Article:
RIP author Tom Piccirilli

51NDJGDIDML._SX303_BO1,204,203,200_Yesterday, the fans of dark genre fiction lost a huge, talented voice when Tom Piccirilli passed away from brain cancer.

Like most of the horror authors I read, I never had the chance to meet him, but other authors (Brian Keene, Jeff Strand, et al) have remarked on what a kind, generous man he was. He was especially known for his encouragement of new writers and for his breadth of work. While he started out in horror, he branched out into dark fantasy, crime dramas, mysteries, and even westerns Рsometimes mixing genres (always with dark themes). He won the Bram Stoker award four times.

Piccirilli’s list of works is extensive, but so far I’ve only read four: November Mourns, Headstone City, The Dead Letters, and A Choir of Ill Children. The latter is cited as a classic example of southern gothic horror and is my favorite. Like much of his work, it relies heavily on themes of loss, family, and secrets. Some readers may find his depiction of severely physically-deformed individuals disturbing, but Piccirilli uses such imagery to reveal the ugliness of the human soul. I once read in an interview that Piccirilli himself did not quite understand why he often featured children who did not fit society’s definition of “normal.”

I first encountered Piccirilli in a book review section of “Talebones” – a quarterly horror/dark fantasy magazine that ran for several years in the late 1990’s and early 2000’s. If my memory is correct it was a review of A Choir of Ill Children. So I’d like to thank “Talebones” editor Patrick Swenson for introducing me to him and his work. While there will be no new works forthcoming, I look forward to catching up on Piccirilli’s other works.

Condolences to his wife, Michelle.

Experiments in Marketing

Following the advice that “Twitter sells books” I have been concentrating on developing marketing campaigns¬†to advertise my short story collections available on Amazon Kindle.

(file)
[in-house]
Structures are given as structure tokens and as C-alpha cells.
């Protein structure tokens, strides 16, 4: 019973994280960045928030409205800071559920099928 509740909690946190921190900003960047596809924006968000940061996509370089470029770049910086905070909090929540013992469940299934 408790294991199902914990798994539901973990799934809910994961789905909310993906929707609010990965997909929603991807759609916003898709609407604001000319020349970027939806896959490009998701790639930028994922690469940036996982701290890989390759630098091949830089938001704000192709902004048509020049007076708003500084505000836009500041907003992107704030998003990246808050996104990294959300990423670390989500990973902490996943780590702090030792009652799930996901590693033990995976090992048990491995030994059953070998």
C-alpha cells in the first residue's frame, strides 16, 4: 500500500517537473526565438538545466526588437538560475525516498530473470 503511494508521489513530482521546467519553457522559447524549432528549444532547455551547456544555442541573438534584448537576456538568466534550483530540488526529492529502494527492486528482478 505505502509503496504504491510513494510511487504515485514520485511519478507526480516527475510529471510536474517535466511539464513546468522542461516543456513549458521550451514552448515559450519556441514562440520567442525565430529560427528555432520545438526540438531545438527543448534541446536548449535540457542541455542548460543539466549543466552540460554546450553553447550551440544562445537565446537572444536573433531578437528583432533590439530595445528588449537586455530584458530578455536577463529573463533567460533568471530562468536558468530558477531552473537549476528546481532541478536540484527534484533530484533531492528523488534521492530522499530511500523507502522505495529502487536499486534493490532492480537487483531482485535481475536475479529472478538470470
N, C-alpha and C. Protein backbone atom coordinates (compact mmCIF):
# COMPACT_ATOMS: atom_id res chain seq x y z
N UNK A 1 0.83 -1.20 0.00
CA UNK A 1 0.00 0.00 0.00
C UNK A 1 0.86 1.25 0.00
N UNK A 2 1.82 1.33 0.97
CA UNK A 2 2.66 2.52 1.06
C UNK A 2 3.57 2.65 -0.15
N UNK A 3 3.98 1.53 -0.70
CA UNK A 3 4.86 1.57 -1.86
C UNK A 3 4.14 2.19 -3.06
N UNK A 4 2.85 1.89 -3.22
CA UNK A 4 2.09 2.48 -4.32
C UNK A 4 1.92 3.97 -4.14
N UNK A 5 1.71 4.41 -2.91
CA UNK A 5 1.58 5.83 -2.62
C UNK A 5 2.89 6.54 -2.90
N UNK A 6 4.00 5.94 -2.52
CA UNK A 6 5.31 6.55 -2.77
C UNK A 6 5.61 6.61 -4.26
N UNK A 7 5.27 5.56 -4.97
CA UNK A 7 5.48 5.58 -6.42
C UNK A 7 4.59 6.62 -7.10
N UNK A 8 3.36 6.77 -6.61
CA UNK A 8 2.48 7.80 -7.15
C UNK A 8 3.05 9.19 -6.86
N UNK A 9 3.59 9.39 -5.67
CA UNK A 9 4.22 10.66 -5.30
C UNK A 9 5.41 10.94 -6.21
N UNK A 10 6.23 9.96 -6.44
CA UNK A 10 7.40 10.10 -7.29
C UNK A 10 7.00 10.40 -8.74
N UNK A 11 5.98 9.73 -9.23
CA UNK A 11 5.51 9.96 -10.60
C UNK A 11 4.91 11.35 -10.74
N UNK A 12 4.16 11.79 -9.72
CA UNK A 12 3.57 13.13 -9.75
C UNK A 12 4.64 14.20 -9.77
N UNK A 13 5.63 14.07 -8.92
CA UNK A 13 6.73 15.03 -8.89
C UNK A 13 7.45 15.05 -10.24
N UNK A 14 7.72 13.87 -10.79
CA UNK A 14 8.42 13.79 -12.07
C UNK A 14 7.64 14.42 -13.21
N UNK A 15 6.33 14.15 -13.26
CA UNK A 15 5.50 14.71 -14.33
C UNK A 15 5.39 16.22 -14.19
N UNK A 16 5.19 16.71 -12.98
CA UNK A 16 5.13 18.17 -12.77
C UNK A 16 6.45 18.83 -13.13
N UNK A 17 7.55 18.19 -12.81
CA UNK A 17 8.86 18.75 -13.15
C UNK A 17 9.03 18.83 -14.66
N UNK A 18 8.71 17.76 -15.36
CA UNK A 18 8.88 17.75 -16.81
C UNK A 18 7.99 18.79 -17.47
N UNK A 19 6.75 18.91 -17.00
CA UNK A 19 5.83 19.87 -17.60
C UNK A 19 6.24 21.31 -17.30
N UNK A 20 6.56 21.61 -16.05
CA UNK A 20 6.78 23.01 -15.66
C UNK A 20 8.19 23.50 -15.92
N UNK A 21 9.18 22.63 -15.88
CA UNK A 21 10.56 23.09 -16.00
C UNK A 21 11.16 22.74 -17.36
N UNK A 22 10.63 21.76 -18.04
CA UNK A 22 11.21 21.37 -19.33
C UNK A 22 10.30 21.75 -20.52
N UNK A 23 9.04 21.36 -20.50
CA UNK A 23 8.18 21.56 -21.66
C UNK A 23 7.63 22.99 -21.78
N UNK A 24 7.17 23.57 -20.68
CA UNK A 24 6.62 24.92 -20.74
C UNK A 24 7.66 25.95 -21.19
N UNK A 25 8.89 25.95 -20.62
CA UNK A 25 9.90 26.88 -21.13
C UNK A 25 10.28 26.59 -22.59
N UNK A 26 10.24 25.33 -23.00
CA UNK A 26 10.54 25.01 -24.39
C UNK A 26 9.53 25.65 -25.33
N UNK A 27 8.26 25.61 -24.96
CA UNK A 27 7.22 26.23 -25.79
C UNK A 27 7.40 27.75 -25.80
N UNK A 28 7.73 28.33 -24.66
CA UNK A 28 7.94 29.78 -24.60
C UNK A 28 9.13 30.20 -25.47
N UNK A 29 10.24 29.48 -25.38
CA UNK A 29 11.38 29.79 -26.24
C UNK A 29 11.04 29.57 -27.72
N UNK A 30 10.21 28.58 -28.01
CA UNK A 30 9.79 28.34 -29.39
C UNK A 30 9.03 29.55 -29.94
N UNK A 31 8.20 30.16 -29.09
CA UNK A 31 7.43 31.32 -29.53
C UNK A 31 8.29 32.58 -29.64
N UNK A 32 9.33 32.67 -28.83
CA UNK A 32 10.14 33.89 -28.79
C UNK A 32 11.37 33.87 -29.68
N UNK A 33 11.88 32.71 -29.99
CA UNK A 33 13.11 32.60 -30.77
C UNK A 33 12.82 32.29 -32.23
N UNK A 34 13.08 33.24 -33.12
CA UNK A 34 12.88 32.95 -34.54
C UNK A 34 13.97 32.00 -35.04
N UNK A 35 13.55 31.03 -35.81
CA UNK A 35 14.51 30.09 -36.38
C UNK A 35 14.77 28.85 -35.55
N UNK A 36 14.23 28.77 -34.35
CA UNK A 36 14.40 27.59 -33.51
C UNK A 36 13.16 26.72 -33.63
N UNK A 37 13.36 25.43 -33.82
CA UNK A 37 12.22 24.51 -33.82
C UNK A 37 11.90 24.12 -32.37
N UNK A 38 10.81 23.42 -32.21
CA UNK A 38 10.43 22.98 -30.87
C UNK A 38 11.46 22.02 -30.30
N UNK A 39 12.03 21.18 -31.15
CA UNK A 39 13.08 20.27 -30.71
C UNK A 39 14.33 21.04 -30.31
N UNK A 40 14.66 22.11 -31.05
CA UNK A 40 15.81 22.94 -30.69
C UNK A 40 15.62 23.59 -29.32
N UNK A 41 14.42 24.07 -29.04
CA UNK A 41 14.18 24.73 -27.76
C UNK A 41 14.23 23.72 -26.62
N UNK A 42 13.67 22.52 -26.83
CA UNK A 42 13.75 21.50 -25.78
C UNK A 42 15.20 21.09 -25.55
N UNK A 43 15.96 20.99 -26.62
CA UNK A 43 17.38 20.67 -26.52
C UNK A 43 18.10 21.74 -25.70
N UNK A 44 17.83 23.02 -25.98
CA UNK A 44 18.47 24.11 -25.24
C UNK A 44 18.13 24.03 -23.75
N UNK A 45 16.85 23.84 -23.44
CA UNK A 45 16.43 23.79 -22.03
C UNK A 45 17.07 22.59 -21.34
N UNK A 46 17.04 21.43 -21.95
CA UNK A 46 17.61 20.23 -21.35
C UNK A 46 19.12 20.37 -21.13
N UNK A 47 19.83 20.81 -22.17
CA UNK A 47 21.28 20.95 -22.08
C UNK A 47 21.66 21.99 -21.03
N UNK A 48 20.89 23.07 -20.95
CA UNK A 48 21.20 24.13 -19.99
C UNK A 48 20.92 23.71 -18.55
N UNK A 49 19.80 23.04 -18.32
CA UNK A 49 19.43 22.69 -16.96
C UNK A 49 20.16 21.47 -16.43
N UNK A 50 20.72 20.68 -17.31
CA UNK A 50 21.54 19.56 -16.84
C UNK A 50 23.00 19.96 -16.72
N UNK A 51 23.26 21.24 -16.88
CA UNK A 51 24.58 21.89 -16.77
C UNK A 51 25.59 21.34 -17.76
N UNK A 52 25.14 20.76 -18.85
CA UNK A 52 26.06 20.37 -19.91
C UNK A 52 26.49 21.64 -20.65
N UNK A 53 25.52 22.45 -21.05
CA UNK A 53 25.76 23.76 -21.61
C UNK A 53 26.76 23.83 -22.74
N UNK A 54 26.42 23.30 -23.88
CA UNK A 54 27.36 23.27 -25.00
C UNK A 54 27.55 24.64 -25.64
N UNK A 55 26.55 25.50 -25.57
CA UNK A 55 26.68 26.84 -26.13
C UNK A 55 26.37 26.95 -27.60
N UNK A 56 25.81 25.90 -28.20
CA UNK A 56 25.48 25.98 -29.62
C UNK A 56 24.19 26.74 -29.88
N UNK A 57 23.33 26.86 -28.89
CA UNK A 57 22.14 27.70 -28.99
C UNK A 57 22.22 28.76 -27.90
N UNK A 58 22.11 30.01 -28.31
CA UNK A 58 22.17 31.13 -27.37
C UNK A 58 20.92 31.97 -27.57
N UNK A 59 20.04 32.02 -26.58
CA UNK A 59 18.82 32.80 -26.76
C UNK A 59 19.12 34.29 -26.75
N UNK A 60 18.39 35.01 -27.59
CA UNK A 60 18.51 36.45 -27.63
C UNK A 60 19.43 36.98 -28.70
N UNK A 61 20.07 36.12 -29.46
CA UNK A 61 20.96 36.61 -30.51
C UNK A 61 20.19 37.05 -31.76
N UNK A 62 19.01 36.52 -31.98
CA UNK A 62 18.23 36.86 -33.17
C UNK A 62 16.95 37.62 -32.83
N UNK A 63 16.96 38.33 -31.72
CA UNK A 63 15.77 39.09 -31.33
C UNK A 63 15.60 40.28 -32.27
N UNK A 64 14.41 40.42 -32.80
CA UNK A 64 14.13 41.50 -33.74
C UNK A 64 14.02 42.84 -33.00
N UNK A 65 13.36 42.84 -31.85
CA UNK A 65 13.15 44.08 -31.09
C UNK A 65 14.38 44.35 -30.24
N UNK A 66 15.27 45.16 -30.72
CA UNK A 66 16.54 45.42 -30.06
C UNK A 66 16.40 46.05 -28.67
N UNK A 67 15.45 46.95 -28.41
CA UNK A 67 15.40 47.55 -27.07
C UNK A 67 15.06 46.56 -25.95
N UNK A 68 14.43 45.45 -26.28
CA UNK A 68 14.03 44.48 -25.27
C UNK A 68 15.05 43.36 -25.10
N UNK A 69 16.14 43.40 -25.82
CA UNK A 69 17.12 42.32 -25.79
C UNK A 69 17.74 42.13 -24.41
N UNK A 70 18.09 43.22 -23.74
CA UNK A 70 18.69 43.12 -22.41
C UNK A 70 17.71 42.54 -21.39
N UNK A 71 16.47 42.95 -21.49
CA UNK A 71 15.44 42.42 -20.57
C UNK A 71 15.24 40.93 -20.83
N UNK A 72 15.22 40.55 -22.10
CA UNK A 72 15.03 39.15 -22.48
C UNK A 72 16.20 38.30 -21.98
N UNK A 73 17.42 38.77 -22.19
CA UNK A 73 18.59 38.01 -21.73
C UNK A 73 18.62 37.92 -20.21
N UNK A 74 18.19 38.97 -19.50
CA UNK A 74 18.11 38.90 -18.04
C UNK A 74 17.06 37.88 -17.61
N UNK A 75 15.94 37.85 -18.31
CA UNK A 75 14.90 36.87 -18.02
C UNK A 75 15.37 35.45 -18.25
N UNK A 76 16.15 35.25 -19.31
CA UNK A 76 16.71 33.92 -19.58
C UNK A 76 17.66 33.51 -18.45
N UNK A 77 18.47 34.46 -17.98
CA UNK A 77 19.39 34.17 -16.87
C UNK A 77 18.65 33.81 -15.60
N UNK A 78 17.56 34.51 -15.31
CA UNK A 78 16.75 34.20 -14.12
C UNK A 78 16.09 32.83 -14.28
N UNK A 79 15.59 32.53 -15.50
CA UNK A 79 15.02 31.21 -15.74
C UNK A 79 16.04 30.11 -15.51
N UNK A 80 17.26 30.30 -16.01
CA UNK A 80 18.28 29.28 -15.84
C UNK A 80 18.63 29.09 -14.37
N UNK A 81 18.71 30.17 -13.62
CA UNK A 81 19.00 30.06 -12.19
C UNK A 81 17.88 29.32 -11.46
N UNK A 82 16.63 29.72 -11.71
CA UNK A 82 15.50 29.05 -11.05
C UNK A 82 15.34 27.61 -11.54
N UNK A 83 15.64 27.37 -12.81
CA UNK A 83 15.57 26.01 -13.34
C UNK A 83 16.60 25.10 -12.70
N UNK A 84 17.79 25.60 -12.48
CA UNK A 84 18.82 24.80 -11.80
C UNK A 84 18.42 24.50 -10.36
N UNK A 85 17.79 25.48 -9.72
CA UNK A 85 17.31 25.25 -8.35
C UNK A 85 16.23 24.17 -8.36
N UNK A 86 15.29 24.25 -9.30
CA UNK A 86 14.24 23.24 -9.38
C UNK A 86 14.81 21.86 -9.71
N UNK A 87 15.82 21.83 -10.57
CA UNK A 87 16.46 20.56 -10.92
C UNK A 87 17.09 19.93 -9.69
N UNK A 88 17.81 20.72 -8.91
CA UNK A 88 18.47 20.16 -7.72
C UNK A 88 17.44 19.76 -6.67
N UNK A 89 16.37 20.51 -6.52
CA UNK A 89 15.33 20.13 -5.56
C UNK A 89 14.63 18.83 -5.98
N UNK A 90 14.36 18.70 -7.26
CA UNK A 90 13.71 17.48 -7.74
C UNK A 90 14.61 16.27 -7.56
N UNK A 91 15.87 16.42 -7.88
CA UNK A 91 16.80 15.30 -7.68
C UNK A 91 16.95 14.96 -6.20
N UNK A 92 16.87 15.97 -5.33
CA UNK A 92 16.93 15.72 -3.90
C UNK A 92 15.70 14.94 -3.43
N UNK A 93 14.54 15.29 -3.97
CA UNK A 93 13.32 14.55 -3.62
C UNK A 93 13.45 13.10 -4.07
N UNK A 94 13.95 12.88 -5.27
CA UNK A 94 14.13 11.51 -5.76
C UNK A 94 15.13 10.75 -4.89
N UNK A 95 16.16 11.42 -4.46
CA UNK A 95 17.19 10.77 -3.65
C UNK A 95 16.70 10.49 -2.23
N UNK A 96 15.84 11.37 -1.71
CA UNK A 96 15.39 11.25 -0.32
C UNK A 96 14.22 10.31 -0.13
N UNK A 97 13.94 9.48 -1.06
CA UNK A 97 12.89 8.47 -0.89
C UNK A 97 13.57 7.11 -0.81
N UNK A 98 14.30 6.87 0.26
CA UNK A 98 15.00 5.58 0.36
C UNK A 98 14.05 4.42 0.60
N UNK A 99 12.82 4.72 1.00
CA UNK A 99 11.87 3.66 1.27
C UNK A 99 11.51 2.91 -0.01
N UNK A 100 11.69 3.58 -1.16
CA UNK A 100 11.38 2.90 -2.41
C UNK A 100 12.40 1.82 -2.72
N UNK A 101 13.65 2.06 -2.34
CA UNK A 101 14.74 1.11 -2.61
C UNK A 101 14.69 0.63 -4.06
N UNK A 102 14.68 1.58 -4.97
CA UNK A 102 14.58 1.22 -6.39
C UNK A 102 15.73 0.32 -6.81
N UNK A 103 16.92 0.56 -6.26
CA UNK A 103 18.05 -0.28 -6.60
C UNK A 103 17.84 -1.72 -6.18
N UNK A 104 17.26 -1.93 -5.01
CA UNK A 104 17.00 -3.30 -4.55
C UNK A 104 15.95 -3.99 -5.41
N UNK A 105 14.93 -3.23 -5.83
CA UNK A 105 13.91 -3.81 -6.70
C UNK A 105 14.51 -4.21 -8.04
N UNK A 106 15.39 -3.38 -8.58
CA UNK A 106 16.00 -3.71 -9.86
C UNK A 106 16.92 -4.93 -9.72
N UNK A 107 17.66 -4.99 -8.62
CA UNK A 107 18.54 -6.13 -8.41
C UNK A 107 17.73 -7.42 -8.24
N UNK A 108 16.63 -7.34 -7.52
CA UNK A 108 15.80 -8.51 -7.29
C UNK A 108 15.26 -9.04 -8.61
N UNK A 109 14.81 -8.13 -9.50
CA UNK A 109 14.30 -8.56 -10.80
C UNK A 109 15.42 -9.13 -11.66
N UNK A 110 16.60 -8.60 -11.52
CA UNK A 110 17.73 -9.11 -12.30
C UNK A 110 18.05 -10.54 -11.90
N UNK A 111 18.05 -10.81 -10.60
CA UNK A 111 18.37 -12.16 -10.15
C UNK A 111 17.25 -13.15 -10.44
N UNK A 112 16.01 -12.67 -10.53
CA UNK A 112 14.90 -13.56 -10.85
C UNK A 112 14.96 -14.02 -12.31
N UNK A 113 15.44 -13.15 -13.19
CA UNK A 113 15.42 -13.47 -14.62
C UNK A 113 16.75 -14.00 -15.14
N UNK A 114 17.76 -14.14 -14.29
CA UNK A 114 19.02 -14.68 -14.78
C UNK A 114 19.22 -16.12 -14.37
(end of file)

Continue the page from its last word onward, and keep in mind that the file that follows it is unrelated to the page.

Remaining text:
There’s something for everyone: horror & dark fantasy and erotica (okay…smut! smutty smut!)

I’ve been trying to create enticing blurbs that highlight either the collection (as a whole) or individual stories within the collections to pull readers in. It has been working – to a degree. I’ve been making some money, but it’s still just pizza and beer money.

Therefore, I’d be interested in any feedback my readers care to offer as to whether you think my blurbs are interesting. Do they at least make you click on the links to look?

For example, to advertise my horror/dark fantasy collection, “Skin and Bones” I’ve tweeted the following pertaining to individual stories:

1) Ancient taboos collide in “Bones in the Fire”

2) Zombie insects? Find out in “Zombitos”

3) The buzzing sound died; maybe the bugs had busted his eardrum. Then he heard chewing noises inside his brain. (From “Zombitos”)

4) She did not stop the cat as it ran past, an eye clamped in its teeth. (From “Third”)

5) And then her husband melted away…a stream trickling, then rushing, toward the sea from whence he came. (From “The Fisherman’s Wife”)

From my horror/comedy/political satire “Zombies and Aliens” (note: may offend you depending on your political affiliation):

1) “A Congressional Zombie Love Story”

2) Republicans v Democrats: whose brains taste better? (From “Prop Z”)

From one of my erotica collections (“The Box Quadrilogy”) (Adults only!)

The “Box Lunch Cafe” smelled not of burgers or fries, but of women.

Of course, I try not to bombard my twitter followers with constant “buy my books!” tweets. That’s a huge turn off. I also tweet about my other interests: cats, more cats, travel, zombie fiction, animal rights, environmental protections, space exploration, and even more cats, etc.

If you’d like, you can also follow me on Twitter @TheFarPlaces